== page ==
), p.
12924
.
73.
House
,
S. L.
,
Branch
,
K.
,
Newman
,
G.
,
Doetschman
,
T.
, and
Schultz
,
J. J.
,
2005
, “
Cardioprotection Induced by Cardiac-Specific Overexpression of Fibroblast Growth Factor-2 Is Mediated by the MAPK Cascade
,”
Am. J. Physiol. Heart. Circ. Physiol.
,
289
(
5
), pp.
H2167
H2175
.
74.
Messadi
,
E.
,
Aloui
,
Z.
,
Belaidi
,
E.
,
Vincent
,
M. P.
,
Couture-Lepetit
,
E.
,
Waeckel
,
L.
,
Decorps
,
J.
,
Bouby
,
N.
,
Gasmi
,
A.
,
Karoui
,
H.
,
Ovize
,
M.
,
Alhenc-Gelas
,
F.
, and
Richer
,
C.
,
2014
, “
Cardioprotective Effect of VEGF and Venom VEGF-Like Protein in Acute Myocardial Ischemia in Mice: Effect on Mitochondrial Function
,”
J. Cardiovasc. Pharmacol.
,
63
(
3
), pp.
274
281
.
75.
Nakamura
,
T.
,
Mizuno
,
S.
,
Matsumoto
,
K.
,
Sawa
,
Y.
,
Matsuda
,
H.
, and
Nakamura
,
T.
,
2000
, “
Myocardial Protection From Ischemia/Reperfusion Injury by Endogenous and Exogenous HGF
,”
J. Clin. Invest.
,
106
(
12
), pp.
1511
1519
.
76.
Brar
,
B. K.
,
Stephanou
,
A.
,
Liao
,
Z.
,
O'Leary
,
R. M.
,
Pennica
,
D.
,
Yellon
,
D. M.
, and
Latchman
,
D. S.
,
2001
, “
Cardiotrophin-1 Can Protect Cardiac Myocytes From Injury When Added Both Prior to Simulated Ischaemia and at Reoxygenation
,”
Cardiovasc. Res.
,
51
(
2
), pp.
265
274
.
77.
Ghosh
,
S.
,
Ng
,
L. L.
,
Talwar
,
S.
,
Squire
,
I. B.
, and
Galiñanes
,
M.
,
2000
, “
Cardiotrophin-1 Protects the Human Myocardium From Ischemic Injury: Comparison With the First and Second Window of Protection by Ischemic Preconditioning
,”
Cardiovasc. Res.
,
48
(
3
), pp.
440
447
.
78.
Huang
,
C.
,
Gu
,
H.
,
Zhang
,
W.
,
Manukyan
,
M. C.
,
Shou
,
W.
, and
Wang
,
M.
,
2011
, “
SDF-1/CXCR4 Mediates Acute Protection of Cardiac Function Through Myocardial STAT3 Signaling Following Global Ischemia/Reperfusion Injury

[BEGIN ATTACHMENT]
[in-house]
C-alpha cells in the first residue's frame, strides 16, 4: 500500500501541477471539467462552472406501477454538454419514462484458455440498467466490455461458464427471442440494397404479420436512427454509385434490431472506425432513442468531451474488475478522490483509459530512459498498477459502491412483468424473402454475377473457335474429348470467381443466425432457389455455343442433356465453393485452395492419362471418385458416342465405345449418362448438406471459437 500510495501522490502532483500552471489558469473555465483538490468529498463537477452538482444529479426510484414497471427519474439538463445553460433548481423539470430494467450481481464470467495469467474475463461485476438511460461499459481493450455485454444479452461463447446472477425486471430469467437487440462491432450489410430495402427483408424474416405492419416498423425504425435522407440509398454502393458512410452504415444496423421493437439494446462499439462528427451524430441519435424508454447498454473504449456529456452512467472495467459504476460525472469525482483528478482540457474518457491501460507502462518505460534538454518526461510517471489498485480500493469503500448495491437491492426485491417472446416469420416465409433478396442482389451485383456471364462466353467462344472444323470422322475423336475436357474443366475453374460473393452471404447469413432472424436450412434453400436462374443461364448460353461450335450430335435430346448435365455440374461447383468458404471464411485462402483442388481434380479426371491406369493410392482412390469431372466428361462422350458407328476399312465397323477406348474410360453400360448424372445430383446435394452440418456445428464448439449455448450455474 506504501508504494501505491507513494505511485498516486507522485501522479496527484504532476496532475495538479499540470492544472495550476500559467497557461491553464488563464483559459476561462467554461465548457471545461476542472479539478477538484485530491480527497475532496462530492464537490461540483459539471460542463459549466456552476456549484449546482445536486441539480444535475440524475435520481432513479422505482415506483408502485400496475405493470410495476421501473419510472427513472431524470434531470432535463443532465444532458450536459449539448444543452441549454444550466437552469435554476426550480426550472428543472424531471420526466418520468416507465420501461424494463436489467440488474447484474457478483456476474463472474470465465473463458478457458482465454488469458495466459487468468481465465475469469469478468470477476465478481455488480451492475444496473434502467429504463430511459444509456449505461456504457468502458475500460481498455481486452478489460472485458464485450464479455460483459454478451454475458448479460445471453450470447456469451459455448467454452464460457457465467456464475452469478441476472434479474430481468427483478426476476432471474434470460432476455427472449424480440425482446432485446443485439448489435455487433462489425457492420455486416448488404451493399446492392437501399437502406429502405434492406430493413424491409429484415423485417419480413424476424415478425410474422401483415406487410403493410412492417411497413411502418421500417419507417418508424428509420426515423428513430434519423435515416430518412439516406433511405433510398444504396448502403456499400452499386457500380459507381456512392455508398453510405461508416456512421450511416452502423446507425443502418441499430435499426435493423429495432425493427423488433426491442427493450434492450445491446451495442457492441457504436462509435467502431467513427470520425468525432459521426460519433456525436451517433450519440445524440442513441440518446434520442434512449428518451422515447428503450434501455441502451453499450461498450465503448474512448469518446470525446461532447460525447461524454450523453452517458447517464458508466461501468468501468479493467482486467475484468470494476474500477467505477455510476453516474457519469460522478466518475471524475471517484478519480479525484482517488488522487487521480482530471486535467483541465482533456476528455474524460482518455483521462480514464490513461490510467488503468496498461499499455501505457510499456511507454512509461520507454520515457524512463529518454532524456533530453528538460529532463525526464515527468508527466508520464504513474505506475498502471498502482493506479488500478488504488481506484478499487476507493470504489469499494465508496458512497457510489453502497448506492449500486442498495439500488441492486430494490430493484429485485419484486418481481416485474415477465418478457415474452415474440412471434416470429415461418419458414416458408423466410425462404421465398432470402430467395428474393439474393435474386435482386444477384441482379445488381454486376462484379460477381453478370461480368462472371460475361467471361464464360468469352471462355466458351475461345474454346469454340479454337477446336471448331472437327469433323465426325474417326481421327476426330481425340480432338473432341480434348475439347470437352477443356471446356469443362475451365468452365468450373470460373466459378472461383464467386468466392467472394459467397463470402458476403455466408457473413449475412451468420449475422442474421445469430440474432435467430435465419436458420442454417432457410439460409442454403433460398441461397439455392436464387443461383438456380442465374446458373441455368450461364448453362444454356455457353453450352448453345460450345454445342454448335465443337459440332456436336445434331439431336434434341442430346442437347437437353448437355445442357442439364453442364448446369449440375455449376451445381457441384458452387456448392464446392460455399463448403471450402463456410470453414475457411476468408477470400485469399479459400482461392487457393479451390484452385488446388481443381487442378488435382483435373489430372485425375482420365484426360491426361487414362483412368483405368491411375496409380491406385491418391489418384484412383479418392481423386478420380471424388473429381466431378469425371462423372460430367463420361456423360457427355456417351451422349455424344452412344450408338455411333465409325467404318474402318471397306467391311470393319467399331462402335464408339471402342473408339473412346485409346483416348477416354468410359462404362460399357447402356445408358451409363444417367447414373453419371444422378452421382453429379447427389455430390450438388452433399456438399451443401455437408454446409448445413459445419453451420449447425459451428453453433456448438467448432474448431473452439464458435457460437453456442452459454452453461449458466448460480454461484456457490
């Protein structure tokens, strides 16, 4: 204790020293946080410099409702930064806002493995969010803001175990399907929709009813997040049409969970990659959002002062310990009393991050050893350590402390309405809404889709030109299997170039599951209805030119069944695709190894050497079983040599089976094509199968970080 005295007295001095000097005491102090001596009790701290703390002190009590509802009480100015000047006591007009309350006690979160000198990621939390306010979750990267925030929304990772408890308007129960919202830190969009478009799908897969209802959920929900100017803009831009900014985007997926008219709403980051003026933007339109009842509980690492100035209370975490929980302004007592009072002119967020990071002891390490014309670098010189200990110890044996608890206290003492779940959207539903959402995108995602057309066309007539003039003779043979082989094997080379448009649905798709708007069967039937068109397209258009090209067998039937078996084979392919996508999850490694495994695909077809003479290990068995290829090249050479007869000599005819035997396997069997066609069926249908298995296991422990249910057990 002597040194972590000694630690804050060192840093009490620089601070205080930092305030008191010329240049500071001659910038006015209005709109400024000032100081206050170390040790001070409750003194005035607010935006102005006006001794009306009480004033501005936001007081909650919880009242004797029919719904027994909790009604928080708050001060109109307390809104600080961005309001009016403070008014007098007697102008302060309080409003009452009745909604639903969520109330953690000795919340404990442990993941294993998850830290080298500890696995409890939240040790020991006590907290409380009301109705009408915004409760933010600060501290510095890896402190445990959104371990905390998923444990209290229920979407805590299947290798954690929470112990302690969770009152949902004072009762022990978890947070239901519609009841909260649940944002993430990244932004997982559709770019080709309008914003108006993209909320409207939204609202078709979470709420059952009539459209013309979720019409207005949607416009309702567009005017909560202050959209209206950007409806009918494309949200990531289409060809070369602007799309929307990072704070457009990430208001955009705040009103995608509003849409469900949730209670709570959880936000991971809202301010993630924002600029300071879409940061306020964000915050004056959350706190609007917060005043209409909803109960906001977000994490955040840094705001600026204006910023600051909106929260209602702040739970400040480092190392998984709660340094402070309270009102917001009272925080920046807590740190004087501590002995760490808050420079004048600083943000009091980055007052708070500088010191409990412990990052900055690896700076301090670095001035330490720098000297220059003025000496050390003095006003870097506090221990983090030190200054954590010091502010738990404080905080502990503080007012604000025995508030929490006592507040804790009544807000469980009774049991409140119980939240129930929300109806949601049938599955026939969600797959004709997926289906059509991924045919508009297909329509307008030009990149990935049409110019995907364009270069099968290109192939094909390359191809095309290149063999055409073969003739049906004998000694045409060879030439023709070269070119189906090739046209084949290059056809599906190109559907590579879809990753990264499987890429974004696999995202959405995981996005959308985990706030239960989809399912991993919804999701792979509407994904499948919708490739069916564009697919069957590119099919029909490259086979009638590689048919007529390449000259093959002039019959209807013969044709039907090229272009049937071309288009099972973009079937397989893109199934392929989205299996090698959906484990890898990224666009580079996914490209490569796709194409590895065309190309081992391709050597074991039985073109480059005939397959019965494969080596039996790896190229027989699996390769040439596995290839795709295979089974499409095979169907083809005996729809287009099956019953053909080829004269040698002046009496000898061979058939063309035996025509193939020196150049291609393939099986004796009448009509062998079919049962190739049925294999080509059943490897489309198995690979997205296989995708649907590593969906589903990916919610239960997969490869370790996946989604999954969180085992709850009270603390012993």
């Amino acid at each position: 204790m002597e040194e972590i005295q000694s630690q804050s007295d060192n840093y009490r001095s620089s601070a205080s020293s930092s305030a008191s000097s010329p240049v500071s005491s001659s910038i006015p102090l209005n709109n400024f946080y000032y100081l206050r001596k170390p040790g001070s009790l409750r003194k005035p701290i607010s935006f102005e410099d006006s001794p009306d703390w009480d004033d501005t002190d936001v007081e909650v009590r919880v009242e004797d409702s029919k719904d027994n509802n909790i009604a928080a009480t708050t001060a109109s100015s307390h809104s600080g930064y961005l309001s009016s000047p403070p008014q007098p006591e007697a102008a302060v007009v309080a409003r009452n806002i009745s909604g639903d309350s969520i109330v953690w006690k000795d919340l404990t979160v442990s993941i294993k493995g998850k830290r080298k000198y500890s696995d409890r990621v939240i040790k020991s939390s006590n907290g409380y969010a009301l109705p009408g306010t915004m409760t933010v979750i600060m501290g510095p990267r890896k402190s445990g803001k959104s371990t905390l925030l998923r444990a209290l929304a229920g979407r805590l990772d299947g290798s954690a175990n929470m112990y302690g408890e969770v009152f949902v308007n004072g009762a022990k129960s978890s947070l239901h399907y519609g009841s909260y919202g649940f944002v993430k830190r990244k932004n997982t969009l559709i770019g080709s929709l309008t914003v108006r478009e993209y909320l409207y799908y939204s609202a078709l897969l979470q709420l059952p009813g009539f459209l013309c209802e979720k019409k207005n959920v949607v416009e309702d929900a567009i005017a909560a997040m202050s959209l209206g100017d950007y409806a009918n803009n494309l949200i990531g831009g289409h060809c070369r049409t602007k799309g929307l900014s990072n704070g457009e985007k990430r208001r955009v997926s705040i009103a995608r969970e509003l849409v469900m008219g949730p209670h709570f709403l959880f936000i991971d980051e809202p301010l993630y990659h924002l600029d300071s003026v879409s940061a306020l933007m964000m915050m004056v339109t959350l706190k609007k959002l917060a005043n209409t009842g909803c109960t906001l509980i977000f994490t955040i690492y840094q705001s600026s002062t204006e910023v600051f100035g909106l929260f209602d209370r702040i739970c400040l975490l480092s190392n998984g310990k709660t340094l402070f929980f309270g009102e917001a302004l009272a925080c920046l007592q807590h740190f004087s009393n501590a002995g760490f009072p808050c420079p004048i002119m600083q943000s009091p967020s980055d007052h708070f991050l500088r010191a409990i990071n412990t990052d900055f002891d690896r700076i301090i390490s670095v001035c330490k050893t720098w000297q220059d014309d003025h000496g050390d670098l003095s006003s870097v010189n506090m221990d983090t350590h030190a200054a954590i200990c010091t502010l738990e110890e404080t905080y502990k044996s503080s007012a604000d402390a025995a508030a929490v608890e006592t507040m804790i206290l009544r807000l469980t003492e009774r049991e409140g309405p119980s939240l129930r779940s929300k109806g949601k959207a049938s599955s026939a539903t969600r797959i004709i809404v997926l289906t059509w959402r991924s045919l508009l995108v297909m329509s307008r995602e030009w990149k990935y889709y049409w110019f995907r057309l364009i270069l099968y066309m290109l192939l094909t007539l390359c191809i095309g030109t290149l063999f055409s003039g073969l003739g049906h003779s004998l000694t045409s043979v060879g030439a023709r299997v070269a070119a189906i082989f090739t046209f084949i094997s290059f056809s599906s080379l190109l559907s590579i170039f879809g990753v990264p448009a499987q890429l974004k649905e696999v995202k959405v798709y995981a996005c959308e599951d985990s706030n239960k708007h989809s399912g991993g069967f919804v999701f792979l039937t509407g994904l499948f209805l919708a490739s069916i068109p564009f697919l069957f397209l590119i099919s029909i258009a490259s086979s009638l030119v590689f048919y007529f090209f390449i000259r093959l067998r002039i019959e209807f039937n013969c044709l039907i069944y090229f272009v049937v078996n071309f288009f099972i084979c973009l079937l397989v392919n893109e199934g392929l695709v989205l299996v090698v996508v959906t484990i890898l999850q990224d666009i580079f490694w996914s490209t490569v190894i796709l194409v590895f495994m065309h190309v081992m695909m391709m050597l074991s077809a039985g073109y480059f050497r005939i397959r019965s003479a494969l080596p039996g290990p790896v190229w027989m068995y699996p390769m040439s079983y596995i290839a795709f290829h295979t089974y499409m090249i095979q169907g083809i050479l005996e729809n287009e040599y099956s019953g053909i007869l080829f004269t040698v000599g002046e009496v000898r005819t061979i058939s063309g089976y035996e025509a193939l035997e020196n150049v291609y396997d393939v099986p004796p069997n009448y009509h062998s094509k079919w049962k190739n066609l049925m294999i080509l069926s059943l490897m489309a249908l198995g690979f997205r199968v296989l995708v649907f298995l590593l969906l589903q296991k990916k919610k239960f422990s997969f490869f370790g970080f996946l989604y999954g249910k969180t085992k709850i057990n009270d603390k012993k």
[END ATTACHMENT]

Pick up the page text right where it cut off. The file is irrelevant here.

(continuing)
,”
Am. J. Physiol. Heart Circ. Physiol.
,
301
(
4
), pp.
H1496
H1505
.
79.
Katz
,
M. G.
,
Swain
,
J. D.
,
Tomasulo
,
C. E.
,
Sumaroka
,
M.
,
Fargnoli
,
A.
, and
Bridges
,
C. R.
,
2011
, “
Current Strategies for Myocardial Gene Delivery
,”
J. Mol. Cell Cardiol.
,
50
(
5
), pp.
766
776
.
80.
Watts
,
J. K.
, and
Corey
,
D. R.
,
2012
, “
Gene Silencing by siRNAs and Antisense Oligonucleotides in the Laboratory and the Clinic
,”
J. Pathol.
,
226
(
2
), pp.
365
379
.
81.
Xia
,
H.
,
Mao
,
Q.
,
Paulson
,
H. L.
, and
Davidson
,
B. L.
,
2002
, “
siRNA-Mediated Gene Silencing In Vitro and In Vivo
,”
Nat. Biotech.
,
20
(
10
), pp.
1006
1010
.
82.
Napoli
,
C.
,
Lemieux
,
C.
, and
Jorgensen
,
R.
,
1990
, “
Introduction of a Chimeric Chalcone Synthase Gene Into Petunia Results in Reversible co-Suppression of Homologous Genes in Trans
,”
Plant Cell
,
2
(
4
), pp.
279
289
.
83.
van der Krol
,
A. R.
,
Mur
,
L. A.
,
Beld
,
M.
,
Moi
,
J. N. M.
, and
Stuitje
,
A. R.
,
1990
, “
Flavonoid Genes in Petunia: Addition of a Limited Number of Gene Copies May Lead to a Suppression of Gene Expression